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Residents have opportunity to review land-use strategy

By Staff
Updated version is much different from existing plan
By MIKE VOSS
Contributing Editor
An informational meeting regarding the city’s proposed updated land-use plan will be held from 4 p.m. to 7 p.m. May 31 at the Washington Civic Center.
The meeting is open to the public.
Roberson and Dale Holland, representing Holland Consulting Planners, will be at the meeting to answer people’s questions and explain elements of the draft plan. Holland Consulting Planners is helping the city update the land-use plan.
The Coastal Area Management Act requires counties in the state’s coastal region to develop land-use plans, which must be updated every five years. Municipalities in a CAMA county come under that county’s land-use plan, unless they opt to develop their own land-use plan. Washington chose to develop its own land-use plan.
For example, the draft land-use plan for the city, which was crafted by the Planning Board, calls for a sea change when it comes to mooring fields. The draft supports placing mooring fields in some of the city’s waterways. The existing CAMA plan does not support doing that.
The updated plan also reflects an increasing development demand on the city’s land, especially its waterfront areas, and addresses how that development should be handled, Holland said.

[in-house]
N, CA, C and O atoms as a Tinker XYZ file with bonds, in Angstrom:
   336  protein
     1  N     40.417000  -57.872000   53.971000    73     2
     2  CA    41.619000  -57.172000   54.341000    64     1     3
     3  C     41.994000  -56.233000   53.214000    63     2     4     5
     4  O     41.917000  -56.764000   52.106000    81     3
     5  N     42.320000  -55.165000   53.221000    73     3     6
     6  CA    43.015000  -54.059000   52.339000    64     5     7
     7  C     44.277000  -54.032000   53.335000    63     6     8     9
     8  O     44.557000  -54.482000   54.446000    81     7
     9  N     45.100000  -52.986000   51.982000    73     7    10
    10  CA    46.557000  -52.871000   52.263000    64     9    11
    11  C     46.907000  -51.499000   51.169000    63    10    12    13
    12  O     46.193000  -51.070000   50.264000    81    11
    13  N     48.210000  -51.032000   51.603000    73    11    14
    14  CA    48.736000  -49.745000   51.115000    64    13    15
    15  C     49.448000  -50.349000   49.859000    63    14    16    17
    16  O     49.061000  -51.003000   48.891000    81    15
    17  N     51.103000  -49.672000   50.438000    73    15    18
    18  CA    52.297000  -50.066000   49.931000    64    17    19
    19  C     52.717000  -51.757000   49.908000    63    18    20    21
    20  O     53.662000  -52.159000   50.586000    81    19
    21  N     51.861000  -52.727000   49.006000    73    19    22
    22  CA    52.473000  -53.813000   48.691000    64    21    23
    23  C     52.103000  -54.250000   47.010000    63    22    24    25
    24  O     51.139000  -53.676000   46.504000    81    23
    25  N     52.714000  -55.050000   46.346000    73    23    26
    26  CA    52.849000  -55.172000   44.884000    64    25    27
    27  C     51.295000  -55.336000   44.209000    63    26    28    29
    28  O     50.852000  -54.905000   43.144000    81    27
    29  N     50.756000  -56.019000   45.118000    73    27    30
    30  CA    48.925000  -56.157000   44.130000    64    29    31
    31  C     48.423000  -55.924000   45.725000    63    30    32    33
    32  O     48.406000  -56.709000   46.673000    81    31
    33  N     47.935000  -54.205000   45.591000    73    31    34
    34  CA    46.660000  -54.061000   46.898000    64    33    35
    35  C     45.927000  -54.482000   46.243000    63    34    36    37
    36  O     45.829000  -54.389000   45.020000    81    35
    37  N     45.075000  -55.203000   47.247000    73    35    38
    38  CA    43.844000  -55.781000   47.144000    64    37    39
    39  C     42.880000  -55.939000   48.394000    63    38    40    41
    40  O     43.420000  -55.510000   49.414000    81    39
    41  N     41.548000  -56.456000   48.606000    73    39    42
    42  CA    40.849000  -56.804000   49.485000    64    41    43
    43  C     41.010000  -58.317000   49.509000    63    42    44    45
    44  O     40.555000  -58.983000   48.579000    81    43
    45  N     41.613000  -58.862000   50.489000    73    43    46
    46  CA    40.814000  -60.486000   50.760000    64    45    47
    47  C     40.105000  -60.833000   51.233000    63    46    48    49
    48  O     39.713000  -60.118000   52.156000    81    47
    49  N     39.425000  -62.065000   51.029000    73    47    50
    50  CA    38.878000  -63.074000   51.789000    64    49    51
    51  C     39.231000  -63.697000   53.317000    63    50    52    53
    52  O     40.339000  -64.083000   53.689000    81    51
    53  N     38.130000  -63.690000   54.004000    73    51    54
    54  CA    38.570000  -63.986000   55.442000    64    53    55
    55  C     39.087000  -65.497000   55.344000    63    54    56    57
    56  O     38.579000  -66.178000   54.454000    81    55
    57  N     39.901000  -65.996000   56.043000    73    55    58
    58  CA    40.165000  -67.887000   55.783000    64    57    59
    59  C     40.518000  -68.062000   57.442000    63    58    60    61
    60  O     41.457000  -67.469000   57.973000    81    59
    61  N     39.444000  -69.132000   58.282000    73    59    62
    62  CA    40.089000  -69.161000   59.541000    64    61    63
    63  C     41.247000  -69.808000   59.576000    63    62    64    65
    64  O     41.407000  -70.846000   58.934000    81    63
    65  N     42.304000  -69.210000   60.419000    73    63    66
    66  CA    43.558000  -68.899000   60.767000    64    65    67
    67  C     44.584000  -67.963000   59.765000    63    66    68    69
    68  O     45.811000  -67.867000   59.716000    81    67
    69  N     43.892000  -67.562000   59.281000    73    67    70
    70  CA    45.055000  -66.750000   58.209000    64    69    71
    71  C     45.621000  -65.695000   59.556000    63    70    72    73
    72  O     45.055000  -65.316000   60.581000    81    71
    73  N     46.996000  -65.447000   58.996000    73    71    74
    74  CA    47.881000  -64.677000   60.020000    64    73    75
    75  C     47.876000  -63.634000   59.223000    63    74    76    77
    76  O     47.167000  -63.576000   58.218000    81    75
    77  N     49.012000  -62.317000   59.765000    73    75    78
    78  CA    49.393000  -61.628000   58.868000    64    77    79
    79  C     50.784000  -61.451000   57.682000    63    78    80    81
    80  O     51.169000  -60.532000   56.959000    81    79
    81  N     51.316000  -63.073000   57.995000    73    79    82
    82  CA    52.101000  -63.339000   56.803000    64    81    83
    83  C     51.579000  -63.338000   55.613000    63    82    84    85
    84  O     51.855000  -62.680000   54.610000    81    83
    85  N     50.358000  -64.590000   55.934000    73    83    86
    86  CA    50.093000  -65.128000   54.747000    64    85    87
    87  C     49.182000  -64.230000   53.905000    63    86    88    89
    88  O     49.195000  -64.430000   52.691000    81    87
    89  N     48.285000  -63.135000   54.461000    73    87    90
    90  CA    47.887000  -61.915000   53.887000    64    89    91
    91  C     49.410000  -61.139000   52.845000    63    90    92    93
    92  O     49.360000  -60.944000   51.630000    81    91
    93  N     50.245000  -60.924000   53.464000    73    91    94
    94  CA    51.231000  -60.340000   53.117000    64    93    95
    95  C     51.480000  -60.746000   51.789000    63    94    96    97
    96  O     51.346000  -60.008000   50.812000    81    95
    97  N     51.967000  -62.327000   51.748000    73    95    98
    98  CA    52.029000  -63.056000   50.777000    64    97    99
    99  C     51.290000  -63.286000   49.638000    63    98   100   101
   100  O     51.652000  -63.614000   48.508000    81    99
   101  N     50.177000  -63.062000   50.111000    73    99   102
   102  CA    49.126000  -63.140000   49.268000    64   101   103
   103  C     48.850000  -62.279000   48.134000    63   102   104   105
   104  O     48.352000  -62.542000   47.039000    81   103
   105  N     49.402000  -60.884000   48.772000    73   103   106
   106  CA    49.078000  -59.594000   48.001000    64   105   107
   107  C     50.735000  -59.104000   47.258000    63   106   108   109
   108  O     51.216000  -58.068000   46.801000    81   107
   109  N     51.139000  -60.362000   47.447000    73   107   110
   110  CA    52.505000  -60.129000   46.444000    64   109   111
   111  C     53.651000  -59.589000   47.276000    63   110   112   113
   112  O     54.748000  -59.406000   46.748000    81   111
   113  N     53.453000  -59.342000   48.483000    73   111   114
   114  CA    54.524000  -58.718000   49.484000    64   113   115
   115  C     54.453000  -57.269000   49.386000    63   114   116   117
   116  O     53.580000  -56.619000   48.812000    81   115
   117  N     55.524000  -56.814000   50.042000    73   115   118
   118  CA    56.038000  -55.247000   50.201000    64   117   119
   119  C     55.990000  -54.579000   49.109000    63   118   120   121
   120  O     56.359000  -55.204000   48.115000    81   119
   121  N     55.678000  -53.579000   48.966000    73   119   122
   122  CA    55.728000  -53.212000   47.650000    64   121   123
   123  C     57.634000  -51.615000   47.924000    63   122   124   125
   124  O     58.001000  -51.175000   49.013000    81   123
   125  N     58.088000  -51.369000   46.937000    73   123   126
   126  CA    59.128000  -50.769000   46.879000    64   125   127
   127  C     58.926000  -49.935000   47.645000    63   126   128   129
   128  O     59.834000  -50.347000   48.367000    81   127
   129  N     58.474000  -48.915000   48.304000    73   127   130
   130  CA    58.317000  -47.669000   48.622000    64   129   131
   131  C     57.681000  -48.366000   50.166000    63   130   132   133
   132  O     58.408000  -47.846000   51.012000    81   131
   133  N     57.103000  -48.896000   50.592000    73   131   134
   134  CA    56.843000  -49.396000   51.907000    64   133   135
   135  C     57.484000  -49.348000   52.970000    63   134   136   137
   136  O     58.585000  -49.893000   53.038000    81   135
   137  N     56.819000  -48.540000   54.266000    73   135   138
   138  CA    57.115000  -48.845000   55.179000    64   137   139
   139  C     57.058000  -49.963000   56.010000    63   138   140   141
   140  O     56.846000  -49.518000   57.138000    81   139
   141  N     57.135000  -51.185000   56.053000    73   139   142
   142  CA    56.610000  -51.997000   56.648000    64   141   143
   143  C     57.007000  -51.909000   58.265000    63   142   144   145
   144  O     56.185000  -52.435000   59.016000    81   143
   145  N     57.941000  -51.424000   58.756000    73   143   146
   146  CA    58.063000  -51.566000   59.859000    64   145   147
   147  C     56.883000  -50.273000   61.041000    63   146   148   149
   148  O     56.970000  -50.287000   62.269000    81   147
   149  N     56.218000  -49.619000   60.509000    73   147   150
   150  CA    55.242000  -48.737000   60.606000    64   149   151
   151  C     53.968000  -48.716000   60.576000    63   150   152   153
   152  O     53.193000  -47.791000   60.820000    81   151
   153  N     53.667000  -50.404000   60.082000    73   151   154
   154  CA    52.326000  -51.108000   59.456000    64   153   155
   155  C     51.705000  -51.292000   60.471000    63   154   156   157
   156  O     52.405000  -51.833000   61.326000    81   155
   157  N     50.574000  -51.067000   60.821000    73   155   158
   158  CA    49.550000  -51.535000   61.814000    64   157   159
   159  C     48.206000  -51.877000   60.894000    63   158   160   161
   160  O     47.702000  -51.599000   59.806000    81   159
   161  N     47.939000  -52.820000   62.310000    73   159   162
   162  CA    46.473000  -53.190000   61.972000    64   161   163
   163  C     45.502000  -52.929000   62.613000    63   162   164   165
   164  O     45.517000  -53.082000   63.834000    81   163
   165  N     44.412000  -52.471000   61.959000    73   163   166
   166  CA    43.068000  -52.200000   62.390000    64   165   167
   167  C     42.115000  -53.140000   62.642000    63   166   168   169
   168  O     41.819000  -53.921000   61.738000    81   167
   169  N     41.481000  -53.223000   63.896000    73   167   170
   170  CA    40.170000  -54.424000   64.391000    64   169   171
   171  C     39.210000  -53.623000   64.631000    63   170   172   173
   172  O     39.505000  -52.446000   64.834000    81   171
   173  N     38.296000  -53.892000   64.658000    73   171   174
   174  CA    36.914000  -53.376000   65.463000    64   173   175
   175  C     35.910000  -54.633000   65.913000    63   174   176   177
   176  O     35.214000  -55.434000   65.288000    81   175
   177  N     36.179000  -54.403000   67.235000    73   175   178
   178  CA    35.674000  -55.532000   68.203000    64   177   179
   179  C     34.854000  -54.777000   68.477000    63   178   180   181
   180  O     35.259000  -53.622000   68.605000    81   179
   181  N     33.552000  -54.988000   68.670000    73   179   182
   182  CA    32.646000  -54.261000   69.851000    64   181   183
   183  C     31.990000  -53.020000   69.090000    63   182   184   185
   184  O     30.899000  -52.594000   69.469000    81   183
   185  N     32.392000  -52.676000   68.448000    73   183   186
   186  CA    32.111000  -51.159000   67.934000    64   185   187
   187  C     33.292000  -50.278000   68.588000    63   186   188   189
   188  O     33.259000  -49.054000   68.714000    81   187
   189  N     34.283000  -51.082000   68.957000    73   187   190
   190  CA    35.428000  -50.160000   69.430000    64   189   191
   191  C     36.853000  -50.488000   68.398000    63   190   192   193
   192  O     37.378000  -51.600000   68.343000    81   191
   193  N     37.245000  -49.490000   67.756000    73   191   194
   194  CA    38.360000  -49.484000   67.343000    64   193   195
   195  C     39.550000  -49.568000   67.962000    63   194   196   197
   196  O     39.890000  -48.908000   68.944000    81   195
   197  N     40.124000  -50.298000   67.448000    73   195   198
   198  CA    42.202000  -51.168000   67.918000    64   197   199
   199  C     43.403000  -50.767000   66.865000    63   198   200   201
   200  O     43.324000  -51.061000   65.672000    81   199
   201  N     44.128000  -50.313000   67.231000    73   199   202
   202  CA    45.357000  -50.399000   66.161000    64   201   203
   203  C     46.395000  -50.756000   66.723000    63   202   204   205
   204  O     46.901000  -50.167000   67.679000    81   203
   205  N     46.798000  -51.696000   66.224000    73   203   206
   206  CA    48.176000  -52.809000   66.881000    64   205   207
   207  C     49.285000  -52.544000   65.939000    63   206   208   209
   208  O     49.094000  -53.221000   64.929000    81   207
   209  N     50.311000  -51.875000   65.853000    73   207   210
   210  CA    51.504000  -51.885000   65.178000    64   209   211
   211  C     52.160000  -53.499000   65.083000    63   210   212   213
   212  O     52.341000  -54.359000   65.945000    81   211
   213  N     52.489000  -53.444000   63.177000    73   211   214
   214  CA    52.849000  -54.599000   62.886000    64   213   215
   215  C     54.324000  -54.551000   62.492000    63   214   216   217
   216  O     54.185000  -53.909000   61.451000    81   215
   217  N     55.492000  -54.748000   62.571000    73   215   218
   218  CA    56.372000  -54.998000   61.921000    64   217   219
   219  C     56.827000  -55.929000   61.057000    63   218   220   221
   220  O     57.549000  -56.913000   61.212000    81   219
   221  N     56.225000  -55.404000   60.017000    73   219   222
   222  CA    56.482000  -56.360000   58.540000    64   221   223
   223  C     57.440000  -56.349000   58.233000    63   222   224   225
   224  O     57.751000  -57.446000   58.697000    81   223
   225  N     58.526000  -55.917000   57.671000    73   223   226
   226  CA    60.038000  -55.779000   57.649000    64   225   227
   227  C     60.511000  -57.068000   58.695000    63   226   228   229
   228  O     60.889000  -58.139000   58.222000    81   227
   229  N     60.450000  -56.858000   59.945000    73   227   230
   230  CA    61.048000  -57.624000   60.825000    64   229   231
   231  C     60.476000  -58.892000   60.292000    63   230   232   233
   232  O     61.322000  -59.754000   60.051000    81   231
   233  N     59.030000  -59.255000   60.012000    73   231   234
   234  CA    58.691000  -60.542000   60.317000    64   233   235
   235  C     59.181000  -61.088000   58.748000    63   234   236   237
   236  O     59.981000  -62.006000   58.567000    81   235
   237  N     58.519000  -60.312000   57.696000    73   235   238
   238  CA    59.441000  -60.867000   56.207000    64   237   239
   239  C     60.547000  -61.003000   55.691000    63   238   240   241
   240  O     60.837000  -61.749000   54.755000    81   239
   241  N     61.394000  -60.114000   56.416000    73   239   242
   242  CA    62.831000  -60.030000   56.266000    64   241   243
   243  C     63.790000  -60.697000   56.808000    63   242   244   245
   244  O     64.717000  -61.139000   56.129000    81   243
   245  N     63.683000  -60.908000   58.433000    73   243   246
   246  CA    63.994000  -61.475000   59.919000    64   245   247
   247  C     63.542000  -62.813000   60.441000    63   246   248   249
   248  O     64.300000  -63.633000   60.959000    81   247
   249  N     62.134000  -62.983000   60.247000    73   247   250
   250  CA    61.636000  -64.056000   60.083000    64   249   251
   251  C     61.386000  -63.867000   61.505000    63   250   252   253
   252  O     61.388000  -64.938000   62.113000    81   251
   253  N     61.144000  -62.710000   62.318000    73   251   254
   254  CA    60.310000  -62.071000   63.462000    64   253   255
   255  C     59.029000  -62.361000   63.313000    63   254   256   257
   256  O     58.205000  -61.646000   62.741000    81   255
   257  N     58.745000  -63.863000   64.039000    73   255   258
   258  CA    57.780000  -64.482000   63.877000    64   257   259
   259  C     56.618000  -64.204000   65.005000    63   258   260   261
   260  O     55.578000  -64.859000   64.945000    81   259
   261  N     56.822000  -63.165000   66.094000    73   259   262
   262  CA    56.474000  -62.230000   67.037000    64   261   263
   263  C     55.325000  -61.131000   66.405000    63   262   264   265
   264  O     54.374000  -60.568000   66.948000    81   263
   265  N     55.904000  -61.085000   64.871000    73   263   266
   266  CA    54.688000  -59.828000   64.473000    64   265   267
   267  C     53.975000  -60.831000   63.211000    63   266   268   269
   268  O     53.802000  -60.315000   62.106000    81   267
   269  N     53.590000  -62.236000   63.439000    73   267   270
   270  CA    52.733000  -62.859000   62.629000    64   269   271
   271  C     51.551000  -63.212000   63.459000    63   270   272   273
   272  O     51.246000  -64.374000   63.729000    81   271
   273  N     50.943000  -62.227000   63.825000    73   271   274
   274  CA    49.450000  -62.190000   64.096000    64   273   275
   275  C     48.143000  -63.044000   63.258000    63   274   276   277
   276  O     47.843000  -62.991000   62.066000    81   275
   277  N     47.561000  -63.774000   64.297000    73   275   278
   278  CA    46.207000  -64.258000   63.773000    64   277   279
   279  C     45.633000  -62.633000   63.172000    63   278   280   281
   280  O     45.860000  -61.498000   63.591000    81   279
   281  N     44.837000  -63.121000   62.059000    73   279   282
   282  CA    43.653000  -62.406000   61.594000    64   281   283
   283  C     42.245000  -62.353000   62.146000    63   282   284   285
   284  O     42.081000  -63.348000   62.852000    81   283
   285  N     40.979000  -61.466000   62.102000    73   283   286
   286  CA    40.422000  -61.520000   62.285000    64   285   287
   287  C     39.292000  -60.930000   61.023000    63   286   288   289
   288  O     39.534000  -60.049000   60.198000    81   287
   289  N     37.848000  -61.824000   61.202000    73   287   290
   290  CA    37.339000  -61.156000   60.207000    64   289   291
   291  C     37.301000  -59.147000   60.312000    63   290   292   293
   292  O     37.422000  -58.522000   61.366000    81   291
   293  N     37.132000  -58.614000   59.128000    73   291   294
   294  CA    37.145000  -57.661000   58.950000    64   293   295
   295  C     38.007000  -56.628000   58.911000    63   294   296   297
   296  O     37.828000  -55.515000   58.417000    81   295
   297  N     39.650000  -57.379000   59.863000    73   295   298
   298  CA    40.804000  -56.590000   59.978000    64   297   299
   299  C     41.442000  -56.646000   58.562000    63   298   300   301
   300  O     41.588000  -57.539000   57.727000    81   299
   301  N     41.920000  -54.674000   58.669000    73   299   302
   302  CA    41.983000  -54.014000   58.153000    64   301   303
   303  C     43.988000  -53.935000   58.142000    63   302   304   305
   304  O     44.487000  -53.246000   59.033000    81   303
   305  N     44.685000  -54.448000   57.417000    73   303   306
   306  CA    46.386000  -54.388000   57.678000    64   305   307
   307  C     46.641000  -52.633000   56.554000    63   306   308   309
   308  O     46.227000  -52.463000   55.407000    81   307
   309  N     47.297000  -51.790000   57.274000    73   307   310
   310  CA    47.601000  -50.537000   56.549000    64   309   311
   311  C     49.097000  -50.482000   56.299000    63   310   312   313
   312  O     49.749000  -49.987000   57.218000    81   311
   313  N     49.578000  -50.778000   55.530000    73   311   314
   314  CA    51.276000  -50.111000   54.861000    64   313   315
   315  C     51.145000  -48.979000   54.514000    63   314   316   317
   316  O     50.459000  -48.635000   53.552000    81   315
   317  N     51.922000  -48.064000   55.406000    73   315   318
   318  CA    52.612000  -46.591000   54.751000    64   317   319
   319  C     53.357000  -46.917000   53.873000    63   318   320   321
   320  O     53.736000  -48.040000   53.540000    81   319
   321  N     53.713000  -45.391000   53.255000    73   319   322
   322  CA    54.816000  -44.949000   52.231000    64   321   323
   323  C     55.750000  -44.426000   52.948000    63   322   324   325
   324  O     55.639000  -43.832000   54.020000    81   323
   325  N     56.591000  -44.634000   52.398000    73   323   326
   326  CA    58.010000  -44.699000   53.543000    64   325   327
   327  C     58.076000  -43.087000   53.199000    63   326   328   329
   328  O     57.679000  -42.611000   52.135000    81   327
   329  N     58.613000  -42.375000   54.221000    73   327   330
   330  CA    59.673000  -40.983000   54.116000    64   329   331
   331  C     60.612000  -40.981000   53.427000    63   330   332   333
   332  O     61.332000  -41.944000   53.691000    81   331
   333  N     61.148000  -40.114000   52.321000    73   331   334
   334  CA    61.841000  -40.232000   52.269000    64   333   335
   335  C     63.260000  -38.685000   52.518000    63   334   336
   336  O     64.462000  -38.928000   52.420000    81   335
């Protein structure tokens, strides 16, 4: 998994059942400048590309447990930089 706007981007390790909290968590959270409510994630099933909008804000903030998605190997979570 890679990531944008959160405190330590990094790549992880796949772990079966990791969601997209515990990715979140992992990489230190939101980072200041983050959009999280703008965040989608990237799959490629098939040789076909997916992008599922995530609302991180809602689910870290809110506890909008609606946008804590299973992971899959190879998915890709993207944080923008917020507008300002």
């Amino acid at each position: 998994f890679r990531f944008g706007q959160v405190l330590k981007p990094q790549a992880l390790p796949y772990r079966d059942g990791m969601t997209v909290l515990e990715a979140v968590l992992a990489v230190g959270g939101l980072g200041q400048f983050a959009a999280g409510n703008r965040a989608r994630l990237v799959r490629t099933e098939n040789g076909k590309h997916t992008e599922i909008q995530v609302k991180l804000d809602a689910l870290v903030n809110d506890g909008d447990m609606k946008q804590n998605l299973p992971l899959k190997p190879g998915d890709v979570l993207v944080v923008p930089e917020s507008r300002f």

Last month during a meeting of the Planning Board, which has been drafting the revised land-use plan, Roberson said the difference between the revised plan and the existing plan is as different as “night and day.”
Land-use plans are used to help guide growth. They help local governments determine where growth should occur, decide what types of growth are appropriate for specific areas and provide strategies and policies that address the following conservation-related policies: public access, conservation, stormwater control, natural hazard areas, water quality and cultural, historical and scenic areas.
During a Planning Board meeting in April, Holland said the draft has been reviewed by the N.C. Division of Coastal Management, which made several recommendations and changes that are reflected in the latest version of the draft. The revised plan is comprehensive and user-friendly Holland said. The current plan is outdated and not a suitable document to guide planning decisions by the city in the future, he said.
The revised plan includes the following elements:
After the informational meeting, the revised plan will go to the City Council for action. The council’s public hearing on the plan should take place Aug. 27, according to a proposed schedule. If approved by the council on that date, the plan will be sent to the Coastal Resources Commission for its approval. The commission is scheduled to meet Sept. 27-28 to consider the plan and other commission business.